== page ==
Genetic risk assessment
D. Caroline Coile, Ph.D.
He was one of the top studs of his breed. And when he was 5 years old, he went blind with progressive retinal atrophy (PRA). His owners could have kept quiet, but they chose to tell the owners of his offspring – many of whom denied the possibility that their dogs might in turn be carriers. In fact, so many owners didn’t want word to get out, that the stud-dog owners took out ads in their breed magazine telling people to avoid breeding to any of their dog’s descendants because of the possibility they’d produce PRA. It worked, and a decade later you’d be hard pressed to find the stud in any pedigrees. Unfortunately, there was still plenty of PRA around. And now, two decades later, we realize they probably made the wrong decision.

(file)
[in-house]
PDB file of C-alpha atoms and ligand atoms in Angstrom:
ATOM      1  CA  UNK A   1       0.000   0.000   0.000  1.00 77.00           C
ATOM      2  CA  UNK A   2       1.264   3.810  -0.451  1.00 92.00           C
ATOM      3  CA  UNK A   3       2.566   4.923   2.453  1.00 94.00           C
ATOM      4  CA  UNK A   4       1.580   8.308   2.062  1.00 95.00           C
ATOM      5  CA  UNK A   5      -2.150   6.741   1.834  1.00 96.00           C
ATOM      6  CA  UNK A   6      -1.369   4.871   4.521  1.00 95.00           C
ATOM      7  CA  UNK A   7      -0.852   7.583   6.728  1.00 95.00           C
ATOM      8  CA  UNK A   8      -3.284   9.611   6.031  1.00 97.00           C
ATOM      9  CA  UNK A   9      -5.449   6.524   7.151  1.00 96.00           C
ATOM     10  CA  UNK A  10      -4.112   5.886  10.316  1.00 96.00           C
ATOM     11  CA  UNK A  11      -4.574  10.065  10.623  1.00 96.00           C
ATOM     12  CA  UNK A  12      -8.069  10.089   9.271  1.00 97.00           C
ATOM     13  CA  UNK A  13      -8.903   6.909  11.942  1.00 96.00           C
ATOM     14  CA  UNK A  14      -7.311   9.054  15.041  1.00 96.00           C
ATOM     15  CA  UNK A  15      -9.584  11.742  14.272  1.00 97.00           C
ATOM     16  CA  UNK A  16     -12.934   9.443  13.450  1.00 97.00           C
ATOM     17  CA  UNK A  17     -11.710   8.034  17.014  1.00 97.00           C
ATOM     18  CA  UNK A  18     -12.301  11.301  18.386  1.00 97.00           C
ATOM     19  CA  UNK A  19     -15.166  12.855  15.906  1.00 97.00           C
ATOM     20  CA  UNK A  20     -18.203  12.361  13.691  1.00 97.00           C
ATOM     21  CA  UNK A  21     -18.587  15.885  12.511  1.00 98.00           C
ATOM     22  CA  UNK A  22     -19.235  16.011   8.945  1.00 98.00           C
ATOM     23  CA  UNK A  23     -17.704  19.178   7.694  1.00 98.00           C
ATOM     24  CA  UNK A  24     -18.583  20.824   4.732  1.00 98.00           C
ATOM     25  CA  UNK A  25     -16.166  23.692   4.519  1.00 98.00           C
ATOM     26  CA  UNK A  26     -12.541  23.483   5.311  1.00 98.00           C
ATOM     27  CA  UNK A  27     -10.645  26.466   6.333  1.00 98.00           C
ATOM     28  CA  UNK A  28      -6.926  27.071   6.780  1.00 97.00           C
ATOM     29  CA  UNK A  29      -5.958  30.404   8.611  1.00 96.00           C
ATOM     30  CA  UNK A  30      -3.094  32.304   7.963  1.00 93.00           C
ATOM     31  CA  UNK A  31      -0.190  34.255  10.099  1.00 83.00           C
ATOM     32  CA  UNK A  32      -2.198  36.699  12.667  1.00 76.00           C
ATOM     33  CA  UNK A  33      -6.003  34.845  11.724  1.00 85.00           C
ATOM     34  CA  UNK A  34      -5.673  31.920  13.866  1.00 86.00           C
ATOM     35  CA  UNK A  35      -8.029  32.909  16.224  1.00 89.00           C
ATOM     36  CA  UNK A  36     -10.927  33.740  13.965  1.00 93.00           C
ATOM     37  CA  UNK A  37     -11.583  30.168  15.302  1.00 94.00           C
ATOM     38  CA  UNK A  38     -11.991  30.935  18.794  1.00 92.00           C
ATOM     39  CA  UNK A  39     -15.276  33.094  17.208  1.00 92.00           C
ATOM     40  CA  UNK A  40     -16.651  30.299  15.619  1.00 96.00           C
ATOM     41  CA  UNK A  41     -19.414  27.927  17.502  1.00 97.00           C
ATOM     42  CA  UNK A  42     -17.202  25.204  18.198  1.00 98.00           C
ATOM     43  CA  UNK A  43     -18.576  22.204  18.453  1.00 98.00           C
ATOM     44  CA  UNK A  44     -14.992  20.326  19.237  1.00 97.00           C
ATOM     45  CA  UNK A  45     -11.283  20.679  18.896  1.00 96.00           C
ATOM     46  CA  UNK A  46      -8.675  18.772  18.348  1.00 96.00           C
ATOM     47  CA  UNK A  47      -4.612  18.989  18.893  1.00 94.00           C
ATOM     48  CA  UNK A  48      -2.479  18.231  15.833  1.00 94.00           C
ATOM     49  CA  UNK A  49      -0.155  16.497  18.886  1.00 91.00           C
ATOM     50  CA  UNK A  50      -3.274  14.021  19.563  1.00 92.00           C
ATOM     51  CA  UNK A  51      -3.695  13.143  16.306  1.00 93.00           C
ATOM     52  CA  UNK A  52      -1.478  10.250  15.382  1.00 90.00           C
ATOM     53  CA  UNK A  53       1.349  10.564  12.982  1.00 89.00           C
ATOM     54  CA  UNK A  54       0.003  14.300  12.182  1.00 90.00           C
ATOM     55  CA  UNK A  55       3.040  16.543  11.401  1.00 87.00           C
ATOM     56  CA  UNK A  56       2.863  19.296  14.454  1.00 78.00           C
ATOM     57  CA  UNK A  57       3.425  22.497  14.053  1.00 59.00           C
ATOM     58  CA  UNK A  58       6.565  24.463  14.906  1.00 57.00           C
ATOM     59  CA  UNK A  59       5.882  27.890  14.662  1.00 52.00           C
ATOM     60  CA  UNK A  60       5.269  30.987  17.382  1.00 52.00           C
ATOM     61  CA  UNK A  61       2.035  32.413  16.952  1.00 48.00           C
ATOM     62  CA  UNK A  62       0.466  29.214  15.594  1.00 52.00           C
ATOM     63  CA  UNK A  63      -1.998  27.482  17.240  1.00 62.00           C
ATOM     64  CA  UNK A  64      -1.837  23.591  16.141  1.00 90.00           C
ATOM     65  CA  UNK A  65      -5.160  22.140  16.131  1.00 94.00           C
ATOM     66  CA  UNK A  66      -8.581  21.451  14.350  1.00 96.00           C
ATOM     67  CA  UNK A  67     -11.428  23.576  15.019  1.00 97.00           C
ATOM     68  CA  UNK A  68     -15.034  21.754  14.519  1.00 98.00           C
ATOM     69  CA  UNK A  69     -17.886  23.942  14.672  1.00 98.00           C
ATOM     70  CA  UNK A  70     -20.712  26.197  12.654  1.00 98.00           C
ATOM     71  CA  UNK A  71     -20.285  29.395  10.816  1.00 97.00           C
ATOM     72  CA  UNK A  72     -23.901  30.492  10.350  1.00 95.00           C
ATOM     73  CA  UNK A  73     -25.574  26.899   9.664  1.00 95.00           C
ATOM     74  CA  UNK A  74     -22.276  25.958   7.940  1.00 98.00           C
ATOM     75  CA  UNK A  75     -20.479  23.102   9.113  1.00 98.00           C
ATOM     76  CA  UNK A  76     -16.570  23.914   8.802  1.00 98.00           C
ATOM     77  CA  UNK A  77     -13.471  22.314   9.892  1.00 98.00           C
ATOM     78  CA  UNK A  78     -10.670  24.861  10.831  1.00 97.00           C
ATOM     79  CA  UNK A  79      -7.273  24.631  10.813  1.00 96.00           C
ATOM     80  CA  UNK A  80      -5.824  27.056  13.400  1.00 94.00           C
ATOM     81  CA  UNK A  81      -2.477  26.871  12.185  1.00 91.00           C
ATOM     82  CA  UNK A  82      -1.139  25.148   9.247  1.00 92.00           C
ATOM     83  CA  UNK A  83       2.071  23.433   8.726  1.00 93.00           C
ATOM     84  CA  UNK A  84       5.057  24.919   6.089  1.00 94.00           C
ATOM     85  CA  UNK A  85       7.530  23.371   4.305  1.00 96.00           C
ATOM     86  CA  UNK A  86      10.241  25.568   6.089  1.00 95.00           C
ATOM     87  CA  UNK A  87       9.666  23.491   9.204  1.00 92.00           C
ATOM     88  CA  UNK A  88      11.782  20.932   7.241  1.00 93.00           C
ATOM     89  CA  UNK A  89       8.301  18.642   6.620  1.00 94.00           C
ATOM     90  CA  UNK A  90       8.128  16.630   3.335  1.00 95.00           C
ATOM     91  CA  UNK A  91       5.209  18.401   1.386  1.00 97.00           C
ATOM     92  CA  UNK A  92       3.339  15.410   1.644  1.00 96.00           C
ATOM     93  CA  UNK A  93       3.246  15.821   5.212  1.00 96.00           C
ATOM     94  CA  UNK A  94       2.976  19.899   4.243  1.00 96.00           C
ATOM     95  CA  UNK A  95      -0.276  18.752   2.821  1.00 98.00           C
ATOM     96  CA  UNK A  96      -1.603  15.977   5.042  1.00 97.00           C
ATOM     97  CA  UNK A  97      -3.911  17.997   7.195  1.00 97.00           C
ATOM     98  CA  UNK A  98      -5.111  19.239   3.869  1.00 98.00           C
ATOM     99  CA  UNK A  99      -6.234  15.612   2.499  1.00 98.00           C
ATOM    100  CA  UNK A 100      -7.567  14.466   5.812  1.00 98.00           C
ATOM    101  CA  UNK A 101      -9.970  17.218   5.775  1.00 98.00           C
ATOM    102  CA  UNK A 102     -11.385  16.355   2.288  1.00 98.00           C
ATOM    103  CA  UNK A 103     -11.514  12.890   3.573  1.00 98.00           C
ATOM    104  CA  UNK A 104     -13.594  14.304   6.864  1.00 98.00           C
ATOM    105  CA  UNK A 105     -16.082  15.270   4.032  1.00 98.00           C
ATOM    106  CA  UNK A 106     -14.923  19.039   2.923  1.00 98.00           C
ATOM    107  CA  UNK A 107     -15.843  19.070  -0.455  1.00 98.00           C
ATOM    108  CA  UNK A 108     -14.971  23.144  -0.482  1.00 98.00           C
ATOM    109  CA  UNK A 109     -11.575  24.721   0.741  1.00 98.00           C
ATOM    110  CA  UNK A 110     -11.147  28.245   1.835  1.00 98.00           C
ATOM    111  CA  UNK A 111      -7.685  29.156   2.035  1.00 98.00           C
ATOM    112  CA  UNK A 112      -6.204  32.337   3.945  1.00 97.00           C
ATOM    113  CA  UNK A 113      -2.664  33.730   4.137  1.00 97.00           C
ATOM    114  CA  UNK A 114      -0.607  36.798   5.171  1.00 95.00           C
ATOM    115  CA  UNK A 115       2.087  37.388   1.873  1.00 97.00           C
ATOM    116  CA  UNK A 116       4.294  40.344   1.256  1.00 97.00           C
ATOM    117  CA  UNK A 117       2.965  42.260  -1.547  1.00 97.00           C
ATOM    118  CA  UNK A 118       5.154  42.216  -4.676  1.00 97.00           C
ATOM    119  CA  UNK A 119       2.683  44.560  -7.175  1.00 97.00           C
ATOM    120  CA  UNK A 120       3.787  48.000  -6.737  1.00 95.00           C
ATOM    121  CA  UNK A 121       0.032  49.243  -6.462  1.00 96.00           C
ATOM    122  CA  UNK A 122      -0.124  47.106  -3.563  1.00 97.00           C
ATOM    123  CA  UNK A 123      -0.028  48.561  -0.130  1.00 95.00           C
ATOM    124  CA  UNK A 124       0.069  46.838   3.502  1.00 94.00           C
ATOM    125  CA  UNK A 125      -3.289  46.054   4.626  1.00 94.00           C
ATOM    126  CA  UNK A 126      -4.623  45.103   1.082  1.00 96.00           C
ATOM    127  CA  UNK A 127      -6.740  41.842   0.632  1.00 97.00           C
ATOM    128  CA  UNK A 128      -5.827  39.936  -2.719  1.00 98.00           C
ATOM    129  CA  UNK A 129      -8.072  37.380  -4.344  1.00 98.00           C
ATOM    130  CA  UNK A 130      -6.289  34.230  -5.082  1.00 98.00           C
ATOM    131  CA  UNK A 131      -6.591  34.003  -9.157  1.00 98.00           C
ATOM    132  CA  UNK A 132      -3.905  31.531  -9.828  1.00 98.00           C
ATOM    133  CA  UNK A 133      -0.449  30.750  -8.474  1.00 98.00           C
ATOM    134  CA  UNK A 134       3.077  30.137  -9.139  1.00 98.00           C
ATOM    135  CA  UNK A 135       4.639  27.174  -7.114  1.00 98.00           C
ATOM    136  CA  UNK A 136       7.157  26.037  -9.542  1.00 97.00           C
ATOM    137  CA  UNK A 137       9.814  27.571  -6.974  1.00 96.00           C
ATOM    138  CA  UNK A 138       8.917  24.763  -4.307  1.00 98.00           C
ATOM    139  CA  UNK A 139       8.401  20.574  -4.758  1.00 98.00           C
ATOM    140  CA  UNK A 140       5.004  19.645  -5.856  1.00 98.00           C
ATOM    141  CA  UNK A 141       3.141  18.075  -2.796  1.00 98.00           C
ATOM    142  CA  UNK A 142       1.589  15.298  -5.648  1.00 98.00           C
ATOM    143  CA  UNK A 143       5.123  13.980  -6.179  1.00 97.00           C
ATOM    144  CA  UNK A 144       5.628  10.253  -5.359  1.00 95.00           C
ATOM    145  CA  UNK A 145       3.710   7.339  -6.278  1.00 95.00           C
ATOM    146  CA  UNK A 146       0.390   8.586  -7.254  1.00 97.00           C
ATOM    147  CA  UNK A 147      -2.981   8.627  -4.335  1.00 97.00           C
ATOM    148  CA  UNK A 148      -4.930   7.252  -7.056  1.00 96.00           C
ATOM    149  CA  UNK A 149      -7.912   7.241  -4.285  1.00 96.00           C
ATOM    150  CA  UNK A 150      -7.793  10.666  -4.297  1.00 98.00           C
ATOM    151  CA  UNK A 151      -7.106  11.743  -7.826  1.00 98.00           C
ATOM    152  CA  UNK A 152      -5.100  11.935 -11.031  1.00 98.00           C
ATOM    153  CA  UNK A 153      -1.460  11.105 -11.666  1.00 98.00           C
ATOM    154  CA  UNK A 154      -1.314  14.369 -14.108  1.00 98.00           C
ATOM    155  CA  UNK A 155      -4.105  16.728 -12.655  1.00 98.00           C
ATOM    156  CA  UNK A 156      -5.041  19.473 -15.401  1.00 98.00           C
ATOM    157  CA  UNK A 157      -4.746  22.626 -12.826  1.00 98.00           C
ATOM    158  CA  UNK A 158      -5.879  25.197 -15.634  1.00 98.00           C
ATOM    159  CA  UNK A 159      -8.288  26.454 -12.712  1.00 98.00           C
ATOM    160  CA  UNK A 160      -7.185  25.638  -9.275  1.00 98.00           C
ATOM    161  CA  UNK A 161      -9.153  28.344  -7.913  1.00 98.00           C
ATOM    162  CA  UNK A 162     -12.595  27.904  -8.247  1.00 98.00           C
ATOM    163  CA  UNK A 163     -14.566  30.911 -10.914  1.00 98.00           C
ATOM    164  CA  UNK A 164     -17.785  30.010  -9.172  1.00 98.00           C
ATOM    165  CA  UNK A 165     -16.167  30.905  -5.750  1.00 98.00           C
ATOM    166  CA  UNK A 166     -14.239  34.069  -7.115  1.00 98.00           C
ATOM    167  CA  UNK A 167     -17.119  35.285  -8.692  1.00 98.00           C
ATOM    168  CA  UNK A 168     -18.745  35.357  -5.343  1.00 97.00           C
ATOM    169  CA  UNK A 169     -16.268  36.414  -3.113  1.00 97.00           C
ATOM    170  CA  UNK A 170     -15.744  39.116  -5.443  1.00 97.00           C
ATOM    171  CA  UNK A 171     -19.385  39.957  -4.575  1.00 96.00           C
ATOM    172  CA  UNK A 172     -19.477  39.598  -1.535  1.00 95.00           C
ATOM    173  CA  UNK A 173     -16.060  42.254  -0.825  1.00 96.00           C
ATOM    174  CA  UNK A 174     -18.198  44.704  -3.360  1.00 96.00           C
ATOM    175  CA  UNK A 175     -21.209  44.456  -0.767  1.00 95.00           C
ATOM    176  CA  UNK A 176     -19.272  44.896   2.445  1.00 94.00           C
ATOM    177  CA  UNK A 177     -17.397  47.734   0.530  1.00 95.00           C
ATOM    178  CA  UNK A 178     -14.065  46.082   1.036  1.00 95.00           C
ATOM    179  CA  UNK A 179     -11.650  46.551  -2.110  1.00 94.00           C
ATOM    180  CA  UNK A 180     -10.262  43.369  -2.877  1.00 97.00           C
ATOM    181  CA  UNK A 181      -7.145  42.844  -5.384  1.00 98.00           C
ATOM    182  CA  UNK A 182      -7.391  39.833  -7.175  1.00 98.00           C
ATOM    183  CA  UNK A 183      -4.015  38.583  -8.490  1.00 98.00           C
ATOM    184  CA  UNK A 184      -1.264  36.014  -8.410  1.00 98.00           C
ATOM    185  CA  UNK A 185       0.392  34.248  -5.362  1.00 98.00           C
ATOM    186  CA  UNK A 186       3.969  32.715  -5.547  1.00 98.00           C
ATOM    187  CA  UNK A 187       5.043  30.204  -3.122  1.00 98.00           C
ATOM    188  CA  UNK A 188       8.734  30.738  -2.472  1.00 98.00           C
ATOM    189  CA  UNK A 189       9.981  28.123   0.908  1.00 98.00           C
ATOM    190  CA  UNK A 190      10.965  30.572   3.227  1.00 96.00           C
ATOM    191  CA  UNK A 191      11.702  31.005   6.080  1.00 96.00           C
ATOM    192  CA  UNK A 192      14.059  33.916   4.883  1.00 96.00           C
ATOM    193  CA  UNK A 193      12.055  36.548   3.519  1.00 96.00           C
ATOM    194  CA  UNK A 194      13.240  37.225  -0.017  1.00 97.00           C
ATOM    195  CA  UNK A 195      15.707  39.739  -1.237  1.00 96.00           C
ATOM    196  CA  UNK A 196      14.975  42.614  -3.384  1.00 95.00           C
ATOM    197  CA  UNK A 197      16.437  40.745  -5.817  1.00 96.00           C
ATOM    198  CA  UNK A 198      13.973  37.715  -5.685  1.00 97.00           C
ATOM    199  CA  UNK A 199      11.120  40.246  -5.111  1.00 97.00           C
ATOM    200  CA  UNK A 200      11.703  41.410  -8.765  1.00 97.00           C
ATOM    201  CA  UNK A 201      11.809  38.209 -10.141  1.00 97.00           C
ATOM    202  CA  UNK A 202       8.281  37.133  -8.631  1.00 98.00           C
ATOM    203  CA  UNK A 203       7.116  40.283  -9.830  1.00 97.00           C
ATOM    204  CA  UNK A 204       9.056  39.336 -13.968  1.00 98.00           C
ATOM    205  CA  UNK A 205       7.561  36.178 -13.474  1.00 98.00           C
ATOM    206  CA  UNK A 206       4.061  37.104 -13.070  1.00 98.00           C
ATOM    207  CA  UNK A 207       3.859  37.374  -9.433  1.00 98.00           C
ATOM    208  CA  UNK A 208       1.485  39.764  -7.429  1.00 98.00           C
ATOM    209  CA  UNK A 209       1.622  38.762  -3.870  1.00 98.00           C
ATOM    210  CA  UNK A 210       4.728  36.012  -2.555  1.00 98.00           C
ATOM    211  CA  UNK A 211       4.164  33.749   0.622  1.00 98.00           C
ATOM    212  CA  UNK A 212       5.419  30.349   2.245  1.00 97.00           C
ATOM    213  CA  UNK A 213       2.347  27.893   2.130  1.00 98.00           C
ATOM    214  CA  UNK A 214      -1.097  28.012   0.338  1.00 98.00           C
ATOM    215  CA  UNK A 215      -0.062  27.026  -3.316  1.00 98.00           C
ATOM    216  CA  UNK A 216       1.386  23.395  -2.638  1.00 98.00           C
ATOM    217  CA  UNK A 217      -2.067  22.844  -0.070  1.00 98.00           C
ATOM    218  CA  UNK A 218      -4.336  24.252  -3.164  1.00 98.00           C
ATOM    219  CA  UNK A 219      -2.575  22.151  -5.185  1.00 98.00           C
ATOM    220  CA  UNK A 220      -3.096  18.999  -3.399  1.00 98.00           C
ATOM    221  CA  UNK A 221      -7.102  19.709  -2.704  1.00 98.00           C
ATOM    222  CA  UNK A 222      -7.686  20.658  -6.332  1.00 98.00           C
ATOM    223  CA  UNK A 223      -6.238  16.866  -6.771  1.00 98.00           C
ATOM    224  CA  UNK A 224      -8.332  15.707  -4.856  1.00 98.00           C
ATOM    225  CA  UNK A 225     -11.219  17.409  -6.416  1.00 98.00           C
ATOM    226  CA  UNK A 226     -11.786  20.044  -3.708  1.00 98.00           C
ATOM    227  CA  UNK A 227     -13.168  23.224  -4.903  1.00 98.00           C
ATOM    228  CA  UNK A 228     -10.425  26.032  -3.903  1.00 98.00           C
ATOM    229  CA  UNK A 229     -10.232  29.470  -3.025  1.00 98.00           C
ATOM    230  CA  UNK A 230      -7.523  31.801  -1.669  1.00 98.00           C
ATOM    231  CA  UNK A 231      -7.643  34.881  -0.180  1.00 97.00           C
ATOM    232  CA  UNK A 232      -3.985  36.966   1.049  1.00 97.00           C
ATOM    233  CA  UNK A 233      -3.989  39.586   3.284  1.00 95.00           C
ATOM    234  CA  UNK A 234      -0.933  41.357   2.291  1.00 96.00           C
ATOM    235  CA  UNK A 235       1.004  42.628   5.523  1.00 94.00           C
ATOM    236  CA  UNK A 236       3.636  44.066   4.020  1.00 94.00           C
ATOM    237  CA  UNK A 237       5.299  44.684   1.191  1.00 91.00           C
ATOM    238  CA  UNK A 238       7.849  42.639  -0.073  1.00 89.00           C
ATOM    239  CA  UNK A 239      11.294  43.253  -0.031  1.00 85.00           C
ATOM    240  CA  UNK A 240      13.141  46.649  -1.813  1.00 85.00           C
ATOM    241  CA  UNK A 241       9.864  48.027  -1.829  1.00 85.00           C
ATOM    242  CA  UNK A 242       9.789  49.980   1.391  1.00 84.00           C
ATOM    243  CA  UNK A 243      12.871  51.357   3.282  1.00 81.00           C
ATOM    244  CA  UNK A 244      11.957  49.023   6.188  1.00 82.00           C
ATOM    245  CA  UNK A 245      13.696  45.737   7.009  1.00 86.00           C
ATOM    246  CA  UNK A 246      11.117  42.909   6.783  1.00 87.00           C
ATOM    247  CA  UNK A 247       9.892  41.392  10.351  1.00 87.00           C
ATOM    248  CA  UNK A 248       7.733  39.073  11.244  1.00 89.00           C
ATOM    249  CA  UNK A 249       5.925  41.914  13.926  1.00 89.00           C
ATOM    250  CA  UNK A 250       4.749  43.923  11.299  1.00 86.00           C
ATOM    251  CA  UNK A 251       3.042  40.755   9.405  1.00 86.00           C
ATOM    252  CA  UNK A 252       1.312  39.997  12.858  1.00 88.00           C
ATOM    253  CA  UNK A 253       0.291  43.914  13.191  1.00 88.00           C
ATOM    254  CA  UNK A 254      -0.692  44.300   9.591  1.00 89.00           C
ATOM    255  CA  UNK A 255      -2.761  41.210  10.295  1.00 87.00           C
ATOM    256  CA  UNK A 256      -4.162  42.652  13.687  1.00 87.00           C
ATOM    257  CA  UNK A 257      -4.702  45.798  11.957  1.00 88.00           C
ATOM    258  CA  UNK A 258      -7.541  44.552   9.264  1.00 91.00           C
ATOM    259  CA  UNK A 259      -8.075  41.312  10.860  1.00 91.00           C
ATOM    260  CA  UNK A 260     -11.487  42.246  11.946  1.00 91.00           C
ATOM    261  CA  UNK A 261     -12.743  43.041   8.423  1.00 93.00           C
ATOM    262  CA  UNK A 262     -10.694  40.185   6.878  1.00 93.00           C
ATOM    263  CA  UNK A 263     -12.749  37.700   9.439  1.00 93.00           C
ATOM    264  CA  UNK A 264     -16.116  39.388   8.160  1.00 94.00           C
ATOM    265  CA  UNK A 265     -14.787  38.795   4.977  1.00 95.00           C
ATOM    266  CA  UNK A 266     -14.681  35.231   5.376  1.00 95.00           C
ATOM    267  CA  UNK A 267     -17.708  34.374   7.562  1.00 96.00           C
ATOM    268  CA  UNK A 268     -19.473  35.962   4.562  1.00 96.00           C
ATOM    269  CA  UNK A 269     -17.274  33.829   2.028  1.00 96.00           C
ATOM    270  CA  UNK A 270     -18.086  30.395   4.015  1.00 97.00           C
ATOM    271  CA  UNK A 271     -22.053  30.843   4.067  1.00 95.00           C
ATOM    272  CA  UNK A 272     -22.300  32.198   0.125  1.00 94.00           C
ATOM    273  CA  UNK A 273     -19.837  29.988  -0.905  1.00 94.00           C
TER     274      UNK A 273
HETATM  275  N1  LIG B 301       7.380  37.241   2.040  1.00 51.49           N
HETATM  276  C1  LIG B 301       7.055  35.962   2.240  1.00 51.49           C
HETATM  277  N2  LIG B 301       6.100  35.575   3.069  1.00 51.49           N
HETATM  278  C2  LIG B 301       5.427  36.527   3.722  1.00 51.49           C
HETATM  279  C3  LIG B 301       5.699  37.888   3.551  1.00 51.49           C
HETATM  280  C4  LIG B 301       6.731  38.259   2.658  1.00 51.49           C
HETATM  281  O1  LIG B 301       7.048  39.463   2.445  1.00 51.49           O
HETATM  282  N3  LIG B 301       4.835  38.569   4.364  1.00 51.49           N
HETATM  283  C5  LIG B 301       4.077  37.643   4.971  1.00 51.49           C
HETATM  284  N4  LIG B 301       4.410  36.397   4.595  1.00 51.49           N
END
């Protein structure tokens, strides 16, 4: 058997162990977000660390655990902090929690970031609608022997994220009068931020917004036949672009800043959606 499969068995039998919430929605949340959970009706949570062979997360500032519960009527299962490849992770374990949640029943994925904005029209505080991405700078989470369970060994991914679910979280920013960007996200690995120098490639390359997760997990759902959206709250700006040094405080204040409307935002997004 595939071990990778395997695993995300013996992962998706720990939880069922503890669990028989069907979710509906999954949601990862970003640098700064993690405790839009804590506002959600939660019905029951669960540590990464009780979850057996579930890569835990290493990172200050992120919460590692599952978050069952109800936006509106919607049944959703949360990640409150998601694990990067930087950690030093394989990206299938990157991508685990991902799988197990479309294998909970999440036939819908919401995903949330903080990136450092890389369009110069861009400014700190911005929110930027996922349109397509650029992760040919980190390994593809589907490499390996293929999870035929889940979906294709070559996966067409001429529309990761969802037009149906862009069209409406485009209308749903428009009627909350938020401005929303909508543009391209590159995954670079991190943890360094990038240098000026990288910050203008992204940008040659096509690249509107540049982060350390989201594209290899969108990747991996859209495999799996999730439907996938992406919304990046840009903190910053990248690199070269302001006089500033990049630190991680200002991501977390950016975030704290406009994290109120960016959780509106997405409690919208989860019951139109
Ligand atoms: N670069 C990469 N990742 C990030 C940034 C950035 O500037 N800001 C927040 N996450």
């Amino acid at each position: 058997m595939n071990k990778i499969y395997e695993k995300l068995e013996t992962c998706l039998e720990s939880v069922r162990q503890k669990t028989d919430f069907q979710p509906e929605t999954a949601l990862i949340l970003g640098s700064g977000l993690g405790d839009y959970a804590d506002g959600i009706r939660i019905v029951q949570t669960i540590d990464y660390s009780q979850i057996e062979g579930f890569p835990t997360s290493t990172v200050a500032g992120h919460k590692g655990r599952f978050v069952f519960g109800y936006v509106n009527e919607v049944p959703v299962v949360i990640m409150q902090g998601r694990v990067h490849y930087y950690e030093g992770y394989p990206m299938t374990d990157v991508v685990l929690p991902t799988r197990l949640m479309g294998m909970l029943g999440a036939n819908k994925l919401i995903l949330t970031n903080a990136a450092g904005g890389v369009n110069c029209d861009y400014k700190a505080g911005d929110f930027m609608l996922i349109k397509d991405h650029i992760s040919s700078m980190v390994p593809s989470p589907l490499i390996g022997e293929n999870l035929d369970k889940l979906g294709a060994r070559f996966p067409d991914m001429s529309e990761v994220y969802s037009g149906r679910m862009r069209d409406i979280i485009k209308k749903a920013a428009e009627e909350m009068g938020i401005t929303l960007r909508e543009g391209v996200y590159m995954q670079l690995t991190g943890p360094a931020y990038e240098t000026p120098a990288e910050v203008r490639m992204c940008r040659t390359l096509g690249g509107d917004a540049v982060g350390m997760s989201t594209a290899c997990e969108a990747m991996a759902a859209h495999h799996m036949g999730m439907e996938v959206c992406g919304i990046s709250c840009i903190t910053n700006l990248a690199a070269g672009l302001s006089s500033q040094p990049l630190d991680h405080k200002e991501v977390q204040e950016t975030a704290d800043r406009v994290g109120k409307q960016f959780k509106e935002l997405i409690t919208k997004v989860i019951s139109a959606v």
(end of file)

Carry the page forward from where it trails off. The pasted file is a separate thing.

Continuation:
It was the 1980s, and the stud’s owners did what they were told to do: Don’t breed affected dogs. And in fact, that strategy works well if the trait in question is dominantly inherited. That’s why so few of the genetic problems that plague breeds are dominantly inherited. They’re too easy to get rid of, especially if they affect the dog early in life before it’s of breeding age.
Want to read the full story? Pick up the April 2008 issue of DOG WORLD today.
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